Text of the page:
Curios in the Archive: Elkington Family Treasures

As an Archives Assistant in the Archive of Art and Design, one task that I am charged with is the box listing and cataloguing of archives. This can be a very interesting process and sometimes leads to the cataloguer making new and exciting discoveries. This is particularly true of personal papers within our collections.

One collection that I have recently been working on cataloguing is the archive of Elkington & Co., a metalwork manufacturer and electroplater in the 19th and first half of the 20th century. The collection consists primarily of records relating to the company. A later acquisition, however, contains records relating to the Elkington family, the owners of the company, rather than to the company itself. This part of the collection contains an assortment of interesting items.

Photograph: old lady ca.1850 1 item

Photograph of an elderly lady, possible from the Elkington family, ca.1845 – ca.1860 © Victoria and Albert Museum, London

These photographs are an unusual find as I have never yet found photographs of this early a date within one of our archives. The faintness of the images, the fact that they change from positive to negative in the light and their highly mirrored surfaces lead me to believe that the photographic medium is probably the very early daguerreotype. This, coupled with the clothing of the individuals depicted, is indicative of a date of ca.1845 – ca.1860. Presumably they are members of the Elkington family, but unfortunately no names have been attached to the images. This gap in information is always a hazard when conducting archival research.

Photograph of a young man, possibly from the Elkington family, ca.1845 - ca.1855 © Victoria and Albert Museum, London

Photograph of a young man, possibly from the Elkington family, ca.1845 – ca.1860 © Victoria and Albert Museum, London

Another item of interest a very unusual notebook which consists of various miscellaneous writings. The book appears to have been passed around the Elkington family for different individuals to write something in it and send it on to someone else – this occurred from 1874-1900. The first entry in the book is entitled ‘Madcap Manuscripts or Random Ritings’, which provides an apt description of the contents.

A wonderful entry entitled ‘Cricket Extraordinary’ describes a cricket match of ladies verses gentlemen, cricket being an acceptable past-time for ladies during the Victorian era. The cricket match was played in ‘a galaxy of beauty and elegance’. The ladies came out of this particular skirmish on top and the writer never remembered ‘to have seen a more exciting match’. Thanks to the writer, the details are now preserved in perpetuity.

Description of a cricket match, AAD/1998/6/10 © Victoria and Albert Museum, London

Description of a cricket match, ca.1874, AAD/1998/6/10 © Victoria and Albert Museum, London

Another stand-out entry is ‘The Autobiography of Chicky’. The name is a clue to the nature of the ‘writer’. A further one is provided at the end of the autobiography which states the measurements of an egg laid by Chicky on 15th March 1870. This entry is a description of the life of a much beloved chicken who died in 1876 at Moseley Hall.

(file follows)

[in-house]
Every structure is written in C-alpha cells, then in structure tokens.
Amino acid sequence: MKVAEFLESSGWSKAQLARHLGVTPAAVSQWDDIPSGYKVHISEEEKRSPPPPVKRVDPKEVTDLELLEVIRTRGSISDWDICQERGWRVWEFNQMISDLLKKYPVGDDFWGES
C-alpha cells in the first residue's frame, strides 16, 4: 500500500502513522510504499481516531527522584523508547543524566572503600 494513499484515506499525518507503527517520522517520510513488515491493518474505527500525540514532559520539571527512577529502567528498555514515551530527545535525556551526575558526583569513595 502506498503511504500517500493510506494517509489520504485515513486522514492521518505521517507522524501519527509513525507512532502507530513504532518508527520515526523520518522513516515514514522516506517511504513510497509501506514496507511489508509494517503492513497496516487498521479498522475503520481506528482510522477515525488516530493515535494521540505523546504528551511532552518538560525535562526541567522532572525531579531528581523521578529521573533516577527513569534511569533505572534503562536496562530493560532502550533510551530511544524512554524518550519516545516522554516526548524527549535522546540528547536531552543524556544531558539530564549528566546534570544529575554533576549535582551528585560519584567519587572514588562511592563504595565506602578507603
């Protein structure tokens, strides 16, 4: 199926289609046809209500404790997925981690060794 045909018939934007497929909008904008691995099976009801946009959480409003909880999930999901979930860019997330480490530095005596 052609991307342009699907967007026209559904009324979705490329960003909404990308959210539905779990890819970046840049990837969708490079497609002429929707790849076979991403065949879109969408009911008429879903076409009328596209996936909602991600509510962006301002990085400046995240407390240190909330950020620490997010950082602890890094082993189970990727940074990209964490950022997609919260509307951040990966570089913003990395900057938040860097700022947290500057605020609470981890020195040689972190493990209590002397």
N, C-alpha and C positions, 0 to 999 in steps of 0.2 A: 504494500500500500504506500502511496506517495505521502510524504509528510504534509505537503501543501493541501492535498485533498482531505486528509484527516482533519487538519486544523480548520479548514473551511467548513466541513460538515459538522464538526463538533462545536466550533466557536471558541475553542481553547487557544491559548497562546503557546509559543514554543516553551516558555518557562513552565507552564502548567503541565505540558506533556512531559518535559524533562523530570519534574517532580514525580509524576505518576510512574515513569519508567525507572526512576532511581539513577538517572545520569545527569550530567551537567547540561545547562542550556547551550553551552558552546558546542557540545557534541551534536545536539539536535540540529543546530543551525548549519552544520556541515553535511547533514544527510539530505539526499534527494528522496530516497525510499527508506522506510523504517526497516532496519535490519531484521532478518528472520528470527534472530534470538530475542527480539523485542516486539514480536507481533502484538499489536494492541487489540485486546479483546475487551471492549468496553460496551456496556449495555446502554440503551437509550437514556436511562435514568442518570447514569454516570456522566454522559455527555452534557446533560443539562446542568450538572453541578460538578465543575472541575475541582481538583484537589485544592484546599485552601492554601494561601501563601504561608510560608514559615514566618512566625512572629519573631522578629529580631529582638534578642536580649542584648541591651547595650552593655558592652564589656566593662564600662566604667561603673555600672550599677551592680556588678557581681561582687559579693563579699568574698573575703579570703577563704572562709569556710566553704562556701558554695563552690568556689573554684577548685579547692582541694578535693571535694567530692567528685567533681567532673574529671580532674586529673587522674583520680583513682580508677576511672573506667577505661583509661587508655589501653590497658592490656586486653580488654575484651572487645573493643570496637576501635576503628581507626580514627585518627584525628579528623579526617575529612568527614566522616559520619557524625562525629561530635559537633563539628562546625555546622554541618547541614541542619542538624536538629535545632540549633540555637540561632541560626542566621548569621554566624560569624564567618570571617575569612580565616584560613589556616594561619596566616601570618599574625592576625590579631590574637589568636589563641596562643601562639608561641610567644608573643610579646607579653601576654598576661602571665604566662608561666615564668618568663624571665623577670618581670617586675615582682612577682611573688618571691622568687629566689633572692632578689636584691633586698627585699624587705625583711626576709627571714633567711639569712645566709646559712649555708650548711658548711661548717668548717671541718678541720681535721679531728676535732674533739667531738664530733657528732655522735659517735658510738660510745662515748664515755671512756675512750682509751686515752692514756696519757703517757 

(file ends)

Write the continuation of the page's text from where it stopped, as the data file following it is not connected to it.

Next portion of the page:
The Autobiography of Chicky the chicken, 1876 © Victoria and Albert Museum, London

‘The Autobiography of Chicky’, a chicken at Moseley Hall, 1876, AAD/1998/6/10 © Victoria and Albert Museum, London

Chicky appears to have had a very affectionate life. She writes ‘the mother of the children who bought me was very kind to me. She was an invalid and she used to lie in her chair with me on a piece of paper picking up a few crumbs, and then I used to crawl up her sleeve’. She had ‘a room all to myself at the top of the house and slept in a basket’. It is clear from this description that this chicken was treated as more than just livestock by the family.

The Autobiography of Chicky, 1876, AAD/1998/6/10 © Victoria and Albert Museum, London

‘The Autobiography of Chicky’, a chicken at Moseley Hall, 1876, AAD/1998/6/10 © Victoria and Albert Museum, London

This is just a small description of some of the curios that can be found within the Archive of Art and Design. It is sometimes difficult to convey the contents of such items in a catalogue entry and the odd bits of information that they might contain. This means, as a researcher, you never know what treasures you might find.

One thought on “Curios in the Archive: Elkington Family Treasures

Nick McKie:

This is a long shot! Our local park has a 10ft high bronze statue representing ‘Peace’ inscribed Joseph Durham sculptor 1862. I’ve found an 1862 albumen photograph online which I am sure is the same, or its sister. Photo taken in the Royal Horticultural Socy gardens 1862 ‘by an amateur’. Our statue was donated to the park in 1911 by one Sydney Simmons, and I have been unable in spite of long enquiry to track its journey 1862 to 1911. It is of Queen Victoria and was meant to be central to the memorial to the 1851 exhibition: Prince Albert died in December 1862 and so his statue became central to the memorial and that of the Queen found its way into the garden rather than onto the monument. The commission to the 1851 exhibition cannot say how and when the statue left them and joined Friary Park N20. Can you see a way forward, or could you redirect the enquiry to an interested area. I’ve got a fair amount of background material. Thankyou!

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